Two of the book’s chapters are allotted to the nineteenth century, the other three to the twentieth and beyond. Chapter One stands out from the rest as organised primarily in terms of thematic strands rather than constellations of individual writers. Gairn here stresses three distinctive emphases in mid-nineteenth century Scottish literature and intellectual-social-cultural history more broadly: attention to the theory and practice of sensuous perception, enthusiasm for the salubrity of the outdoors, and concern for land rights – and wrongs. In each case the exposition is enlightening, though one might wish for a more concerted comparative analysis of their synergies and contradictions. Chapter Two begins to develop the problematic of dwelling vs. roaming with special reference to John Muir and Robert Louis Stevenson. The treatment of both careers is a bit spotty and of their affinities with such American precursors as Henry David Thoreau and Walt Whitman even more so. But the chapter identifies a crucial link between these two canonical eminences that accounts in no small measure for the complexity of their work, as Gairn shows especially well in Stevenson’s case through one of her most extended textual discussions, of The Master of Ballantrae, where the two brothers are seen to embody the chapter’s featured antinomy.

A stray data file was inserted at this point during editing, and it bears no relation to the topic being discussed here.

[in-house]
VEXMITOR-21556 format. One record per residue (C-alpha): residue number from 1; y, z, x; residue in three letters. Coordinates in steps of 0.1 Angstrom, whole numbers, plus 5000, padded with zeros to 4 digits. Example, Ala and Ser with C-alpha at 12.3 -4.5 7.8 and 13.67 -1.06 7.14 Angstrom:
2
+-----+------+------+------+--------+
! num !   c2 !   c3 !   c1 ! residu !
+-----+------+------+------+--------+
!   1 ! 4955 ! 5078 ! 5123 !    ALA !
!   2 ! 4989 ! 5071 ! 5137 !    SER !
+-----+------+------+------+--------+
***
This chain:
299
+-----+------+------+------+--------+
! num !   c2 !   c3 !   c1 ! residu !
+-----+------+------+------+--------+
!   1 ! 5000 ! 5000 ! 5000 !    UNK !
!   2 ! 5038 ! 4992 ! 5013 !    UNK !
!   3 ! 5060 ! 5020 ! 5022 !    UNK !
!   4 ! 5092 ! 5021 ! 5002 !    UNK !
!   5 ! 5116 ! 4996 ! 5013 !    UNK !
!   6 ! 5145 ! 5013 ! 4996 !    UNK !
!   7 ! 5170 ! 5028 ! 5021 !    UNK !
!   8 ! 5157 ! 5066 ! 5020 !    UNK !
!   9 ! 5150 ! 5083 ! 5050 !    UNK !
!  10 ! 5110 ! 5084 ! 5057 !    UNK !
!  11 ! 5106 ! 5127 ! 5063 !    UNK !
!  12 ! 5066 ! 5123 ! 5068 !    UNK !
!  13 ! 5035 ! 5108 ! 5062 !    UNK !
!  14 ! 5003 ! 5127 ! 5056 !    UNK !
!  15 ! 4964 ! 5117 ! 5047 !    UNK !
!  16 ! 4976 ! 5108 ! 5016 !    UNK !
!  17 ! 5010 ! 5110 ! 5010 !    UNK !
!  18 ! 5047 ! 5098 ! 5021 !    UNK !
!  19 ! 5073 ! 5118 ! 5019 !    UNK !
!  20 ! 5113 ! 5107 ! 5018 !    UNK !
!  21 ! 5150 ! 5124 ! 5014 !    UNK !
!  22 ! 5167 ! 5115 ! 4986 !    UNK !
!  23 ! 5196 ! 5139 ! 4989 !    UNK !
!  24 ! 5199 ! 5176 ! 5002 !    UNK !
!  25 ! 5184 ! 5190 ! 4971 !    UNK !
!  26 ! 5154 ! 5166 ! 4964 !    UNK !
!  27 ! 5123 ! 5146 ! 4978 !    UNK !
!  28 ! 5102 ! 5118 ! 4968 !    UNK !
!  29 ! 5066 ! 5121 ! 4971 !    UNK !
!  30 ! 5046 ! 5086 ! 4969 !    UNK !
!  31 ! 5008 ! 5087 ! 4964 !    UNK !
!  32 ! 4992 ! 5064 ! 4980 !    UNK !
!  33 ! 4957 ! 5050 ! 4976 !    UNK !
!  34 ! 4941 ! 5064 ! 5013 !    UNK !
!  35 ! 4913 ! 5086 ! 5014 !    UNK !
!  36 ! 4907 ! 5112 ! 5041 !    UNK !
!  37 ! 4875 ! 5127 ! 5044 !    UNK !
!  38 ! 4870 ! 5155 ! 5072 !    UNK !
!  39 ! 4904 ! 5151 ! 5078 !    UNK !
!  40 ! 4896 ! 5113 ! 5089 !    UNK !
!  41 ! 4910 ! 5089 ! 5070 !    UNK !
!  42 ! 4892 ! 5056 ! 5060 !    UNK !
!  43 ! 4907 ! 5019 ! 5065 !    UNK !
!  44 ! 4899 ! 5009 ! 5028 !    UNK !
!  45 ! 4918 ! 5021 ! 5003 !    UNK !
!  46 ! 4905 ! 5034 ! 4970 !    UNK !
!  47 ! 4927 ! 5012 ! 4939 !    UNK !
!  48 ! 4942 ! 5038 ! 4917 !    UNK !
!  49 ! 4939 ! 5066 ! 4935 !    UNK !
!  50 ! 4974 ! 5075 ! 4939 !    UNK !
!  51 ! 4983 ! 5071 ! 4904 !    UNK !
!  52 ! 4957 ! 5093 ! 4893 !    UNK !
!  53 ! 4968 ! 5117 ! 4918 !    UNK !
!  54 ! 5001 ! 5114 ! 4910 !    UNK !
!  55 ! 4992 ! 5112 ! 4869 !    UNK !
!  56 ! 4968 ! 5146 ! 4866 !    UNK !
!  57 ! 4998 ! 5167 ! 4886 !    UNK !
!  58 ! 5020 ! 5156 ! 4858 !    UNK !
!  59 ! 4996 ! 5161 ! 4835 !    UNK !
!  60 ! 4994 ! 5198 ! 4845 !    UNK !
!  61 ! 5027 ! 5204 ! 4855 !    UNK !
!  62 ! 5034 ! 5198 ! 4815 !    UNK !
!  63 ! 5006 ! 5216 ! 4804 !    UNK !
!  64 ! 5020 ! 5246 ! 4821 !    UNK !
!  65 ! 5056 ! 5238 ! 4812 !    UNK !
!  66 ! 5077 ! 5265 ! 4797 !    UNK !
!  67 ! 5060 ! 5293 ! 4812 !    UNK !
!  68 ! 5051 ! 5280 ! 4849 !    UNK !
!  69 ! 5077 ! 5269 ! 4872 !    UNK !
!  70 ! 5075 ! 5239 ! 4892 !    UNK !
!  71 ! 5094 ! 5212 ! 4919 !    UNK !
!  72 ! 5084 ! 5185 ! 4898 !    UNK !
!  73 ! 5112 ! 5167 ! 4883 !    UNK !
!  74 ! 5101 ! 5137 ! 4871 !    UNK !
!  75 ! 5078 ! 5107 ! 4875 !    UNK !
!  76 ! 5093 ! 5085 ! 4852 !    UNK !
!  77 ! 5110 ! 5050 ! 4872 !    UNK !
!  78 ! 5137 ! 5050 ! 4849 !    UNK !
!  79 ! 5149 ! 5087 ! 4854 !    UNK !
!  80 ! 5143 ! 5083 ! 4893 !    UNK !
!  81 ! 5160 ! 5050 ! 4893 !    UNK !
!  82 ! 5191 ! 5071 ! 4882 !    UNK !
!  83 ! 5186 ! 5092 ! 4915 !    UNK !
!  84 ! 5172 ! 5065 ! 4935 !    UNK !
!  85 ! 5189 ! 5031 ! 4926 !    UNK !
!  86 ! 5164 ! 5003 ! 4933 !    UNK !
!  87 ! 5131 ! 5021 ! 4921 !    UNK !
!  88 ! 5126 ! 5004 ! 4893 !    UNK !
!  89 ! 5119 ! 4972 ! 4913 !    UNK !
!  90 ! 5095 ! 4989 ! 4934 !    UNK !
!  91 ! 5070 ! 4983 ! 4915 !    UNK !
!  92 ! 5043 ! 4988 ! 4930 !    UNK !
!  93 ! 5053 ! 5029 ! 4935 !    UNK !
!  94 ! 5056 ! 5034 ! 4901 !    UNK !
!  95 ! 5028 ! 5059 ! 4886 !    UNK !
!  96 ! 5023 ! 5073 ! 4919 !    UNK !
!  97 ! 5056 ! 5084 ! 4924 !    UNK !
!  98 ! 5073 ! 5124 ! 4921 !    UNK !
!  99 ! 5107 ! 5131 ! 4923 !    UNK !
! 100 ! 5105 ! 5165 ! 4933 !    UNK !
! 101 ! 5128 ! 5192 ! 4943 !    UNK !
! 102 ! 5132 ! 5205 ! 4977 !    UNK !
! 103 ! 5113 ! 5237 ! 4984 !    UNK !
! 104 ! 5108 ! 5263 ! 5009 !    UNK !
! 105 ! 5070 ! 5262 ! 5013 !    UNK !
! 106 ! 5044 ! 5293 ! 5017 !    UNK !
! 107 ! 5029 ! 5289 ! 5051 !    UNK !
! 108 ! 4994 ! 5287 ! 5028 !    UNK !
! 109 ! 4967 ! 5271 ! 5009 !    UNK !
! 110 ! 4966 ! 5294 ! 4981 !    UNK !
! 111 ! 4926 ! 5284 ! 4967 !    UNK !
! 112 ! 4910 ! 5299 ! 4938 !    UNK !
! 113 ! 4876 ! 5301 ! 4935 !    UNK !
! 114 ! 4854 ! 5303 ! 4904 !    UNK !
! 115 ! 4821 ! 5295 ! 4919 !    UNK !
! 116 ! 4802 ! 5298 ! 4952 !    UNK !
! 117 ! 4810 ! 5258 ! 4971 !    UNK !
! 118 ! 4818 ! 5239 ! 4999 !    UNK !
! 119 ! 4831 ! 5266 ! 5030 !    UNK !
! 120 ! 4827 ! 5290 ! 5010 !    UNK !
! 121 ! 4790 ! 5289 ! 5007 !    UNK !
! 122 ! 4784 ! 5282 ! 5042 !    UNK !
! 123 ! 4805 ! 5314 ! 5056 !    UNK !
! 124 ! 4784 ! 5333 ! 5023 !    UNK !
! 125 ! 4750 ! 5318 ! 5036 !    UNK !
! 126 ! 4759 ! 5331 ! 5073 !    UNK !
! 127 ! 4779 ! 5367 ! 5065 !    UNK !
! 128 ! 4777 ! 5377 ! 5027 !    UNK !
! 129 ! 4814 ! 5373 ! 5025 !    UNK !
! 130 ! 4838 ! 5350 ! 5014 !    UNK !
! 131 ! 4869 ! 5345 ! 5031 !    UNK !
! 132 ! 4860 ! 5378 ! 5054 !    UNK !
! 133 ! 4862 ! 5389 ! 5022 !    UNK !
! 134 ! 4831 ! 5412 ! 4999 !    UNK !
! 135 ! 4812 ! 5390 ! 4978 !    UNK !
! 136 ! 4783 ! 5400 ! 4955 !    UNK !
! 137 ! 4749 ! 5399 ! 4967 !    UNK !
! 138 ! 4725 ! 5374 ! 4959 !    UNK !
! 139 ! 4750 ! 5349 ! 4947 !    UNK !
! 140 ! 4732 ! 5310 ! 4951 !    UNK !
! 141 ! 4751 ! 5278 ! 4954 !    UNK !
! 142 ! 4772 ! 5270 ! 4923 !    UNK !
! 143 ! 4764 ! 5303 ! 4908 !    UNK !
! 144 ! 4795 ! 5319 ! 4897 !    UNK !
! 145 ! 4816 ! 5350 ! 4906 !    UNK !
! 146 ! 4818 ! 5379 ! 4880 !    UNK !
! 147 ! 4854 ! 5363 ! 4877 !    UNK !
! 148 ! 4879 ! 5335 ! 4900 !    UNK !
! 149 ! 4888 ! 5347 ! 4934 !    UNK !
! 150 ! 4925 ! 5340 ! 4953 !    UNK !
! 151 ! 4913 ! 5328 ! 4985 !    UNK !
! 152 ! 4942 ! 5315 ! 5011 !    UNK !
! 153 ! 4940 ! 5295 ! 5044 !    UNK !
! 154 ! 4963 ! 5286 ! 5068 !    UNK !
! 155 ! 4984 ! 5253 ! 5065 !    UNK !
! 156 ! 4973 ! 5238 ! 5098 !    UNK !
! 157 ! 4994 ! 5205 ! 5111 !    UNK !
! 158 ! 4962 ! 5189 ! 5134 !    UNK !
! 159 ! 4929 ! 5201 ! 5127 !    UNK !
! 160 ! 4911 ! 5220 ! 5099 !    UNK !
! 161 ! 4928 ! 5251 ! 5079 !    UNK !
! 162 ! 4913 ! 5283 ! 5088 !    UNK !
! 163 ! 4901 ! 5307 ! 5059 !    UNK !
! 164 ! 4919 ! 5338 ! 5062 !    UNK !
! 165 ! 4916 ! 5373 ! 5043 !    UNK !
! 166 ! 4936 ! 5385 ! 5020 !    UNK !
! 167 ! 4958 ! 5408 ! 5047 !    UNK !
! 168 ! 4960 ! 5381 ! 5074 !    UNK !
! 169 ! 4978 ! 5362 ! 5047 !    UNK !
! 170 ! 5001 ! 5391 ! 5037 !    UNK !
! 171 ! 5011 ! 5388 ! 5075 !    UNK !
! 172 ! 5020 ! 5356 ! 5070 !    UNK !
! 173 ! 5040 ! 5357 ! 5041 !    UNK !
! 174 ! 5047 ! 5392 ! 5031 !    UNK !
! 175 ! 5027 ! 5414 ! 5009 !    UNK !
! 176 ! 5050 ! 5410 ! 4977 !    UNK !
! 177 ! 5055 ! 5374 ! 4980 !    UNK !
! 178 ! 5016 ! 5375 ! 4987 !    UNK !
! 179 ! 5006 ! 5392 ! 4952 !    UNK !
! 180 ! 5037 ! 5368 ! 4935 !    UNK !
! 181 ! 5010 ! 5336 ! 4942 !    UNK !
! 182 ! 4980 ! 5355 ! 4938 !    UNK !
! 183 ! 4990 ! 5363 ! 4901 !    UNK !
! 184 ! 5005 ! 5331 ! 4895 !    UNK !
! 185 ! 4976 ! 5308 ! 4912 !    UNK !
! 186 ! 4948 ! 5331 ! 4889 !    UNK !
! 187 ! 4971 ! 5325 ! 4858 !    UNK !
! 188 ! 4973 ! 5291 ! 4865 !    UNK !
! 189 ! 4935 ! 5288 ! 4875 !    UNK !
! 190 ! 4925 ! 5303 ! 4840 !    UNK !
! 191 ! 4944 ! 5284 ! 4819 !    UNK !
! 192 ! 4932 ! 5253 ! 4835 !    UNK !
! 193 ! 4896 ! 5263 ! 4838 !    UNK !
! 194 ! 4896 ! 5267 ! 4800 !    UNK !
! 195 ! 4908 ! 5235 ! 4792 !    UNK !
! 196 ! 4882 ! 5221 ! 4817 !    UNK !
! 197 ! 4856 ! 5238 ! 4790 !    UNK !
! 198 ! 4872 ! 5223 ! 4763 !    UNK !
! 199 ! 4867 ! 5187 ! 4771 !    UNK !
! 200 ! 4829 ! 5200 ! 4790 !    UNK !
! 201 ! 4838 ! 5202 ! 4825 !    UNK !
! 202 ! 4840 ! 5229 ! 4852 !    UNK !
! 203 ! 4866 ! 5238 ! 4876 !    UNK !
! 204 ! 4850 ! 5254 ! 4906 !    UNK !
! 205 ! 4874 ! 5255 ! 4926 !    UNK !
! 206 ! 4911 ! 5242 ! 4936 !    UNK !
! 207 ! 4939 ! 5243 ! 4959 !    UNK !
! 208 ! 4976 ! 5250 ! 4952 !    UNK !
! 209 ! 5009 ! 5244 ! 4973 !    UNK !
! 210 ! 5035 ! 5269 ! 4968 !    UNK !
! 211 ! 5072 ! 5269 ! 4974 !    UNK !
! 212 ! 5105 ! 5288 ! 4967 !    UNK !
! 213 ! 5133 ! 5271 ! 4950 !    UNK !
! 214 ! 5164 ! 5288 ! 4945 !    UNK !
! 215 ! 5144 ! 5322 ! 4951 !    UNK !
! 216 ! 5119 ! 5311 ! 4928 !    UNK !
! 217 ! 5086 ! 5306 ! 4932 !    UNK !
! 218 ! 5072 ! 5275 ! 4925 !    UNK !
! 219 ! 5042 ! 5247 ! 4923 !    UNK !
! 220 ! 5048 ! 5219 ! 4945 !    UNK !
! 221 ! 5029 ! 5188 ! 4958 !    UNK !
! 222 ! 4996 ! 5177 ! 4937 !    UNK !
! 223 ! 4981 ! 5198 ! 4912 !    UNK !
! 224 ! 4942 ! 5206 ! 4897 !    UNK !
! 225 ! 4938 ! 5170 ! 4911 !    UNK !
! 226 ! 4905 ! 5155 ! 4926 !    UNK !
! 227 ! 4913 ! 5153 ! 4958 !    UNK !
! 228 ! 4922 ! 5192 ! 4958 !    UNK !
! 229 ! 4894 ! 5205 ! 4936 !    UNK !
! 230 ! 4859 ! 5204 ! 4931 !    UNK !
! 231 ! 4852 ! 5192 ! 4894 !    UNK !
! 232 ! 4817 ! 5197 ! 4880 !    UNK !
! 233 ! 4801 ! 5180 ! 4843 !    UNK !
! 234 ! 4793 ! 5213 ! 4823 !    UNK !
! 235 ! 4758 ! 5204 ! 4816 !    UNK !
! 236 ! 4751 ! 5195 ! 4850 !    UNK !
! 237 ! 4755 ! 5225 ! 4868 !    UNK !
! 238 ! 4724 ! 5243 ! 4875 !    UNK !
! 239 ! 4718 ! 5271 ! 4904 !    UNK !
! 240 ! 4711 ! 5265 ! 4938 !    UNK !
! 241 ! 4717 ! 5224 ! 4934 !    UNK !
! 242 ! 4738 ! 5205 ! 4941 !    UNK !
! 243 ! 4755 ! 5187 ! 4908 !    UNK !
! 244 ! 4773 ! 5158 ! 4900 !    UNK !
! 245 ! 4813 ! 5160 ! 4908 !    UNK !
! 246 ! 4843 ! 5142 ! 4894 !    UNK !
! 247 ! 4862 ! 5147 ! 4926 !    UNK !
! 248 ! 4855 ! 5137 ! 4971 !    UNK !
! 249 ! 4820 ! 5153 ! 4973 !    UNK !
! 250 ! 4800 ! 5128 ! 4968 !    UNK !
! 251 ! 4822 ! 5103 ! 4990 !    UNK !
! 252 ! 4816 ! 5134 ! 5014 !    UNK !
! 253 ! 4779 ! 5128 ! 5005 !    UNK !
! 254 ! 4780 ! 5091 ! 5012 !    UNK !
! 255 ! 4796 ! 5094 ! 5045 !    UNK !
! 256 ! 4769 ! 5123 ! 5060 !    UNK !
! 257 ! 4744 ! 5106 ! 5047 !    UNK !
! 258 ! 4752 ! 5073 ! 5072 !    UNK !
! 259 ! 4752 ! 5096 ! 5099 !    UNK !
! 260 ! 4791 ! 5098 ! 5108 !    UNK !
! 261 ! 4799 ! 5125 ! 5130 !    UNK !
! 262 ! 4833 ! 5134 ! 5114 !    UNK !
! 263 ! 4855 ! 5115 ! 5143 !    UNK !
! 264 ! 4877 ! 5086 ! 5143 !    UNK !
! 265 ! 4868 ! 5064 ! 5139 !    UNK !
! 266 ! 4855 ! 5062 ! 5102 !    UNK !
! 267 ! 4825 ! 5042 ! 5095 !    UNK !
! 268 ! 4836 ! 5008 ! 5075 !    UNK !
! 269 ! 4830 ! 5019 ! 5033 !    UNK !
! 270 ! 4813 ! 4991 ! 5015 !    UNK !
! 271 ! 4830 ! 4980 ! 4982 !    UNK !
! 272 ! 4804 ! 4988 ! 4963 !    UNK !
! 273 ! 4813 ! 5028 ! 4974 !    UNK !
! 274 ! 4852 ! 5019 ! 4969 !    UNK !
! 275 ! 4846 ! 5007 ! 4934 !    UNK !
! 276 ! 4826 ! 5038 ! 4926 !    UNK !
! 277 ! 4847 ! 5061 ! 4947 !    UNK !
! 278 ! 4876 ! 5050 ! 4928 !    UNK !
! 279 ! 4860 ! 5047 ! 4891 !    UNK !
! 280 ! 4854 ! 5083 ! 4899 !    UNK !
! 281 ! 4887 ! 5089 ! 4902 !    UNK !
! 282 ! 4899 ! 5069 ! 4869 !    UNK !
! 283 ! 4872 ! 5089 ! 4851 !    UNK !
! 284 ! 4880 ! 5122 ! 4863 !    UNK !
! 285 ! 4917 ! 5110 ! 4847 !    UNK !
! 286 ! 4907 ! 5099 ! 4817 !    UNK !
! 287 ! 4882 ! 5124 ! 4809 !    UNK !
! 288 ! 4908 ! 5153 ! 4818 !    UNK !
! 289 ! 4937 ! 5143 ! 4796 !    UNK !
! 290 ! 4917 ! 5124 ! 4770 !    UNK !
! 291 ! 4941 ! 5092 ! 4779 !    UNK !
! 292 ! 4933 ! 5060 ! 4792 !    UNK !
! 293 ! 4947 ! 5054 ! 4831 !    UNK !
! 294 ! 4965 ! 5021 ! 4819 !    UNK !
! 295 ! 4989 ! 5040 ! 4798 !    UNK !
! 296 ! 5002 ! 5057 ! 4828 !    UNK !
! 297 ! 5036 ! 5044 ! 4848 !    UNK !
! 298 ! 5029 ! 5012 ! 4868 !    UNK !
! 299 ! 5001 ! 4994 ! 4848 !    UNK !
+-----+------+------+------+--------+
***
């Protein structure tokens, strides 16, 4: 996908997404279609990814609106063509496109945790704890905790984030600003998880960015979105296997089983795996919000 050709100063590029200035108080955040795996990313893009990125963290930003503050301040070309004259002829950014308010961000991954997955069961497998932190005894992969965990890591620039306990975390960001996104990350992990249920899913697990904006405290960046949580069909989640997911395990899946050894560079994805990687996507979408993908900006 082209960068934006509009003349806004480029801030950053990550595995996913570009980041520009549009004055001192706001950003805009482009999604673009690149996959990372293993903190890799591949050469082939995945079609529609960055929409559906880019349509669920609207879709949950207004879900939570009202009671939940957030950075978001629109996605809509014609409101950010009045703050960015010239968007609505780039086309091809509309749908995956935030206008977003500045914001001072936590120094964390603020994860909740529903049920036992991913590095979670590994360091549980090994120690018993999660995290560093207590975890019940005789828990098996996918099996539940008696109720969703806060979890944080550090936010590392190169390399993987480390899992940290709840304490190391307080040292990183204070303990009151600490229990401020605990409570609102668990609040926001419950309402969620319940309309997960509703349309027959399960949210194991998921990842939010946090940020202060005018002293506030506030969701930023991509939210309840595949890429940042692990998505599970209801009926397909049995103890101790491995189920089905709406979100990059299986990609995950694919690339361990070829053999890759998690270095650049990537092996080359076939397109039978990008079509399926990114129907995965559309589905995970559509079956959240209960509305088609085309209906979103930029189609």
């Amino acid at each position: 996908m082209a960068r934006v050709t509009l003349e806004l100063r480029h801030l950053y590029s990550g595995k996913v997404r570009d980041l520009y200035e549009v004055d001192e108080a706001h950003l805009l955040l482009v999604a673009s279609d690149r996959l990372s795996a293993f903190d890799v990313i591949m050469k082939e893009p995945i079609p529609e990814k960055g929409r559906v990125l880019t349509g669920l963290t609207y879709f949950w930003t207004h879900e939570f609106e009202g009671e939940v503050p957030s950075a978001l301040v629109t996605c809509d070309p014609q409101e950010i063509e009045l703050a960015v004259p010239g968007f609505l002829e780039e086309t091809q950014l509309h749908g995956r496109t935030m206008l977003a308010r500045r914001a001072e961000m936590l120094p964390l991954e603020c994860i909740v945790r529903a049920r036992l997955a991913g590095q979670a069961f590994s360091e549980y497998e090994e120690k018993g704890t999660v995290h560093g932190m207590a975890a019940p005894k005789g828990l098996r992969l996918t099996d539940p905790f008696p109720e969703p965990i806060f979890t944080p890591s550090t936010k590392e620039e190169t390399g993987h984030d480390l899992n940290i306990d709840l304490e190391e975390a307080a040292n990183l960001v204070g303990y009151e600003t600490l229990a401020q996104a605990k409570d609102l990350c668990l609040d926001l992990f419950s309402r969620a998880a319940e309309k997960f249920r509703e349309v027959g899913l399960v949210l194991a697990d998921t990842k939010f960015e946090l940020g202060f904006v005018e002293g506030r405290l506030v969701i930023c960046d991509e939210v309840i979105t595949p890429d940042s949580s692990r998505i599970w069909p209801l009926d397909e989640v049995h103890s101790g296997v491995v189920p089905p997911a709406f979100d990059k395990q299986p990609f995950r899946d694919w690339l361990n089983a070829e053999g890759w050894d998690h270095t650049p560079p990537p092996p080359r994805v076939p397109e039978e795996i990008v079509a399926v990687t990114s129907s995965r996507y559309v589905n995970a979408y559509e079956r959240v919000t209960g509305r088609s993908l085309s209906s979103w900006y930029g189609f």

The ensuing chapters on modern and contemporary writers strike me as being on the whole stronger than the first two, more 'dense' in the good sense of the term, although I confess that this is less familiar ground for me. Chapter Three, which centres on Hugh MacDiarmid and Lewis Grassic Gibbon, seems especially instructive and illuminating for its account of MacDiarmid’s long relationship with Geddes and the likely significance of that relationship as a catalyst or at least reinforcer of an uncannily prescient 'planetary consciousness' (81) in MacDiarmid’s work. Chapter Four, the book’s longest and in some ways also richest, scrolls perceptively through a series of writers, including the Muirs, Neil Gunn, Duncan Ban MacIntyre (n.b. Gaelic literature, though secondary, figures recurringly throughout the book), Kenneth White, George MacKay Brown, Edwin Morgan, and Archie Hind, whose Dear Green Place supplies the chapter’s title. The chief linking contextual thread here, as the decision to start with Edwin Muir and end with Brown suggests, is the residual pull of local community in the context of urban migration, that historical shift being registered as Gairn sees it in the contrast between Muir’s finally somewhat premodern, neo-romantic version of place attachment as against the greater anthropological detachment of Brown’s work. This strategy of presentation perpetuates a never-fully-addressed self-division within the book between the overt attention paid throughout to literature’s engagement with exurban landscapes as against a nominal emphasis on the momentum of social and cultural history from country to city. Indeed even the 'gritty realism' of Glasgow fiction, as instanced by Hind’s novel anyhow, can be read, as Gairn says, 'as a kind of distorted pastoral, bringing the urban roots of pastoralism back to the flashpoint of tension itself, the industrial city' (140). Although clearly she does not believe that the dominant emphasis in Scottish literature of an ecologically self-conscious kind is pastoral nostalgia, Chapter Four comes perilously close to suggesting precisely that – one consequence, perhaps, of Gairn’s Heideggerian emphasis on eco-writing’s preoccupation with home(lessness) and the alienation effects of technological modernism.